6 April, 2000
Question 47: How much of the earth's fresh water is "locked up" in Antarctica's ice?
The wind is howling today! It is gusting up to 50 knots, and the boats have been taken out of the water because the surge against the shore is so rough. From my desk I can look out and see waves breaking over the dock. A day to respond to email, write journals and work in the lab rather than go outside! On the days that we do go out and dive, there is one more very important piece of equipment that we need. Even though all the things we put on are very heavy (around 40 lbs.) we are still effectively wearing a large balloon full of air. The dry suit and the air inside it make us buoyant even with the SCUBA unit on. We have to add more weights to help us sink. The weights are separate from all of the other gear and could be ditched (dropped) in an emergency if we needed to go swiftly to the surface. We wear weight harnesses that have pockets that we fill with bags of lead shot. I have around 40 lbs of weight in mine. I also wear pound-and-a-half ankle weights to help keep my feet from floating up.
The three states of buoyancy that we refer to for everything underwater are positively buoyant, neutrally buoyant, and negatively buoyant. Things that float are positive, things that sink are negative, things that hang motionless at a depth without any external support are neutral. When we are neutral, we sink a little when we exhale and float a little when we inhale. When starting a dive we travel from the surface to the deepest depth we will be diving to, so we want to be a little negatively buoyant. When we reach that depth, we add air to our dry suits until we are neutrally buoyant.
It is actually a little more complicated than that because of the characteristics of gas under pressure. The deeper we dive, the more water is over us, and the more pressure is bearing down on our bodies and gear. The gas (air) in our suits compresses as we descend and reduces our buoyancy. The deeper we go, the more extreme our negative buoyancy. Since we do not want to sink like rocks, we have to add air gradually to our dry suits as we descend to control our rate. One of the reasons to maintain a gradual descent is to be able to equalize our ears slowly (the same kind of ear popping experienced going up in a plane or over high mountains). Another is to make sure we do not drop too deep for safe diving (the official limit for diving with compressed air is 135 feet).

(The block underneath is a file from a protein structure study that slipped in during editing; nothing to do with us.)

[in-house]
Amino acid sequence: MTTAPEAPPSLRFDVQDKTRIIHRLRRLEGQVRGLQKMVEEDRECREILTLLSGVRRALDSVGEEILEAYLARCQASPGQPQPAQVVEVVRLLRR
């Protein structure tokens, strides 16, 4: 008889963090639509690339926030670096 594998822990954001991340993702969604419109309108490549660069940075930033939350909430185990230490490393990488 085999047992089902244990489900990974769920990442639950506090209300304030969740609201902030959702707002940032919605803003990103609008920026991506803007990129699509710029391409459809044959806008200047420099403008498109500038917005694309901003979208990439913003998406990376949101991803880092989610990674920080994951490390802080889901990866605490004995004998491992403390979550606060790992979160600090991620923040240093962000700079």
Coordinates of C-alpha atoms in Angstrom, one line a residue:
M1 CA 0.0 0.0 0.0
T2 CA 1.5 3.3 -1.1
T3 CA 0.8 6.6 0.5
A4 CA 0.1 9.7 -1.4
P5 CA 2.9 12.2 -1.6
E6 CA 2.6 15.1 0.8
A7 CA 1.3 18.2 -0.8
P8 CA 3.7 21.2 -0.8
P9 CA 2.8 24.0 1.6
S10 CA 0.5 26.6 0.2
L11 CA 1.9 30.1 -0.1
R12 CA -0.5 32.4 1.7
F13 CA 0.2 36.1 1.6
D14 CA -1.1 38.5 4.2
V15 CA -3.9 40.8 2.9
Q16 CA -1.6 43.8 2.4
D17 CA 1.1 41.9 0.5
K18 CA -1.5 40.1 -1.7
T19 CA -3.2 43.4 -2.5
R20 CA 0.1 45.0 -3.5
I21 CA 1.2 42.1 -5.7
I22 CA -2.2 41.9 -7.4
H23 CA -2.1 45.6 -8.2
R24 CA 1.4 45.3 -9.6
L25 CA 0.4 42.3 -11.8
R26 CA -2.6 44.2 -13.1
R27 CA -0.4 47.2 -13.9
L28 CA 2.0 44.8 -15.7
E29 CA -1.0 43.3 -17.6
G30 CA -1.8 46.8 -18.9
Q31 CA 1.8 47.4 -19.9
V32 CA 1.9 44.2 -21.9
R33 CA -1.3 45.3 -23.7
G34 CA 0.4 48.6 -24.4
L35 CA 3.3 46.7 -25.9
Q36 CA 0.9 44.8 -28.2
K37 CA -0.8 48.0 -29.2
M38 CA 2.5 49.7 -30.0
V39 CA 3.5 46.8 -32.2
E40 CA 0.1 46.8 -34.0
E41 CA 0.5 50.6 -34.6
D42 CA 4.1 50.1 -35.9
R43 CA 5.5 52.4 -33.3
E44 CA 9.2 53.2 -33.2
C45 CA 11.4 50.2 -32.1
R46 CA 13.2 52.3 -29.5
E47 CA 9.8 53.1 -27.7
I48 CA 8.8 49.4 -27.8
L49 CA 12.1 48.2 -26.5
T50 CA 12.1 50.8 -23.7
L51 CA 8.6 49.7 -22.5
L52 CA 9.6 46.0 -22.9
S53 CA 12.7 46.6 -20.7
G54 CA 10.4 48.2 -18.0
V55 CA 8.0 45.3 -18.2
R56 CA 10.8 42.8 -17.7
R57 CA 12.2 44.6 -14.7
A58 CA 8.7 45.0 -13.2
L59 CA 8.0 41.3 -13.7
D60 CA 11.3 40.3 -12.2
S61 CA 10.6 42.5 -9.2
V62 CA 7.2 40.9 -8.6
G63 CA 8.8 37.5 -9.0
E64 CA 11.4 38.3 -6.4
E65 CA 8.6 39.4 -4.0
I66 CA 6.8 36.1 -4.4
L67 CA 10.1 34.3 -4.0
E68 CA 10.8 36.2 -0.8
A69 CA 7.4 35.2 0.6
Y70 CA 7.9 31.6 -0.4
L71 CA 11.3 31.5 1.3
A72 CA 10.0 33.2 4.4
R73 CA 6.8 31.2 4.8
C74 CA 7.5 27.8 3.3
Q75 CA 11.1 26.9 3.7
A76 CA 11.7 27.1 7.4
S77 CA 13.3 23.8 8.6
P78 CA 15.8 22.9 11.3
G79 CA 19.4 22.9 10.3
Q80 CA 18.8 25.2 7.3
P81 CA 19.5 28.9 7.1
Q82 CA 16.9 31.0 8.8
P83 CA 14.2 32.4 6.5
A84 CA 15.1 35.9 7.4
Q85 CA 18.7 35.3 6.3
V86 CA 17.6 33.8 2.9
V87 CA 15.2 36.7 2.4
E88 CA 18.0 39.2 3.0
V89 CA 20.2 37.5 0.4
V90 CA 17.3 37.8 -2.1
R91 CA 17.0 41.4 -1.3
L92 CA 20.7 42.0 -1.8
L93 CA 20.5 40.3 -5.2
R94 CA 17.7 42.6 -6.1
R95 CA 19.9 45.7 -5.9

A perfect descent will end with the diver hovering at the depth she wants to start at without coming into contact with any of the solid objects she is diving on. Contacting the substrate can stir up sediment and reduce visibility, damage organisms that live on the surfaces, or alter the substrate. A considerate diver does not drag across the bottom. On the D-rings on the end of the shoulder straps I have tubing to hold my back-up regulator and a tether for my gauges so that they do not scrape or tangle with things on the substrate while I dive.
On the way back to the surface, the air in our suits expands as the pressure decreases, and we have to vent some of it out of the suit. A diver should not surface faster than 40 feet per minute, and shooting like a cork to the surface is physically very dangerous. The exhaust valve is on the left upper arm of the suit and can be closed or opened to vent automatically. To vent air, the diver leans right, raises the left elbow until it is level with the shoulder, keeping the hand lower than the elbow. Excess air travels to the highest point in the suit and out the valve.
Answer 46: The biggest icebergs break off from ice shelves. The biggest was found in 1956--it was about 58 miles wide and 201 miles long. In 1987, an iceberg named B-9 broke off the Ross Ice Shelf. It was 22 miles wide and 96 miles long. It was also 750' deep and was estimated to contain 287 cubic miles of fresh water. Go to http://uwamrc.ssec.wisc.edu/amrc/iceberg.html to see satellite images of the most recent large iceberg, B-15, which broke off in March 2000. It is about the size of Long Island in New York state.
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